The following code creates globals for your server’s domain, and for the Bottle server and Elasticsearch cluster’s ports:

# ResourceWarning: unclosed <socket.socket> error if HTTP in domain
DOMAIN = "localhost"
ELASTIC_PORT = 9200
BOTTLE_PORT = 1234

NOTE: Python may return a unclosed <socket.socket> error if there’s an http protocol included in the domain string. The default port for Elasticsearch is 9200, but this can be configured in your Elasticsearch installation’s elasticsearch.yml file, and it will take affect after you restart the service.

Get a client instance of the Elasticsearch library

Now we’re going to attempt to connect to Elasticsearch’s cluster by passing the domain string to the Elasticsearch client library’s Elasticsearch() method.

Here’s some code that will do this inside of a try-except indentation block:

try:

    # concatenate a string for the Elasticsearch connection
    domain_str = DOMAIN + ":" + str(ELASTIC_PORT)

    # declare a client instance of the Python Elasticsearch library
    client = Elasticsearch( domain_str )

    # info() method raises error if domain or conn is invalid
    print (json.dumps( Elasticsearch.info(client), indent=4 ), "\n")

except Exception as err:
    print ("Elasticsearch() ERROR:", err, "\n")

    # client is set to none if connection is invalid
    client = None

If the cluster isn’t running, or if one of your global parameters declared earlier are invalid, it will set the client instance to None.

Create a web server using Bottle

The following example code using a simple GET HTTP protocol (using the @get() routing decorator) that will return the Elasticsearch cluster information to the front end:

@get('/')
def elastic_app():

The above code defines a Python function that will return the HTML to the front end browser when it’s called.

Check if the Elasticsearch client is valid while concatenating the HTML string

If the client object instance of Elasticsearch is not valid (i.e. set to None), then we’ll return an HTML response warning the user by passing a message inside of an <h3> header tag:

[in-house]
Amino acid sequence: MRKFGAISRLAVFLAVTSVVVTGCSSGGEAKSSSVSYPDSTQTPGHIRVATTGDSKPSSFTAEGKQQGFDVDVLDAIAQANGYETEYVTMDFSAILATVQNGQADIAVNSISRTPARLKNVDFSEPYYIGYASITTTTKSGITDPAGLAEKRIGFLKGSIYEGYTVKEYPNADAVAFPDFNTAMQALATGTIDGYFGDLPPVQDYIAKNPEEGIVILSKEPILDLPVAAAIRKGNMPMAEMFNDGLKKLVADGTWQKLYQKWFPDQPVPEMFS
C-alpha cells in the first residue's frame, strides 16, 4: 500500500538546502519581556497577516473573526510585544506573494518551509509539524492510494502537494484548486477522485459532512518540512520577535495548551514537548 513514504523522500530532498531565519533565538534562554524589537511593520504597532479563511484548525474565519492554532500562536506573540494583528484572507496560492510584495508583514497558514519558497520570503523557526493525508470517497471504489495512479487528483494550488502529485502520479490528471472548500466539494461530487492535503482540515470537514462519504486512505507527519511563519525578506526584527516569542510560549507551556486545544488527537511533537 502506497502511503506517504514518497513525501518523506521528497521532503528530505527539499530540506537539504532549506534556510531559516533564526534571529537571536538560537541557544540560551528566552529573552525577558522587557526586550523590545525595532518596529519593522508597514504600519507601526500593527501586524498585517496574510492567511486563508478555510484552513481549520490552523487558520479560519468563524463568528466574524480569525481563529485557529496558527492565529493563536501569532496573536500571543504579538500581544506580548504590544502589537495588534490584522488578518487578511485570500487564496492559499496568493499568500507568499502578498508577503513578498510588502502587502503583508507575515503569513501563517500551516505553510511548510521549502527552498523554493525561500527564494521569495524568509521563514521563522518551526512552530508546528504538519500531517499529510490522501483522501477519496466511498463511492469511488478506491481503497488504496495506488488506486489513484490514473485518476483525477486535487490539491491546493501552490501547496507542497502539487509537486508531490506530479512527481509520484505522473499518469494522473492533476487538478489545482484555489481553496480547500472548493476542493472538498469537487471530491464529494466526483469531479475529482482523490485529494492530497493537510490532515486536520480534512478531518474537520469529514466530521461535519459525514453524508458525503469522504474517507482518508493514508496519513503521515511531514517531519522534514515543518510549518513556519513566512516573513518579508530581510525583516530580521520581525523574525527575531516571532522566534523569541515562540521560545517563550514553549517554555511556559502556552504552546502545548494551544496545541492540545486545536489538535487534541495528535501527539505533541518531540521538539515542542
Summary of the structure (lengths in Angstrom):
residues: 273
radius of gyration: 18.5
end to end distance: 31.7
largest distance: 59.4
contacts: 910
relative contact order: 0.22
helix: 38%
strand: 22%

# call the func to return HTML to framework
    if client == None:
        html = '<h3 style="color:red">Warning: Elasticsearch cluster is not running on'
        html += ' port: ' + str(ELASTIC_PORT) + '</h3>'

Return the Elasticsearch client information using the Bottle framework

If the client object instance is valid, then use the following code to concatenate an HTML string, and append the Elasticsearch cluster information to the string:

    else:
        # get the Elasticsearch client info
        client_info = Elasticsearch.info(client)

        # return the client data as JSON object to front end
        html = "<h2>Elasticsearch client information:</h2><br>"
        html += '<h3 id="elastic-resp"></h3><br>'
        html += '<script>'
        html += 'var respEle = document.getElementById("elastic-resp");'
        html += 'var elasticResp = JSON.stringify(' + json.dumps(client_info)
        html += ', null, 4);'
        html += 'respEle.innerHTML = elasticResp;'
        html += '</script>'

NOTE: The above code uses a little JavaScript to “stringify” the JSON response returned by the Elasticsearch API call, and then changes the <h3> element’s inner HTML to reflect the cluster information. Likewise, the json.dumps() method converts a Python dict object into a language-agnostic, JSON-compliant string.

Return the HTML string at the end of the function for the GET request

Conclude the Bottle framework’s GET function by having it return the concatenated HTML string: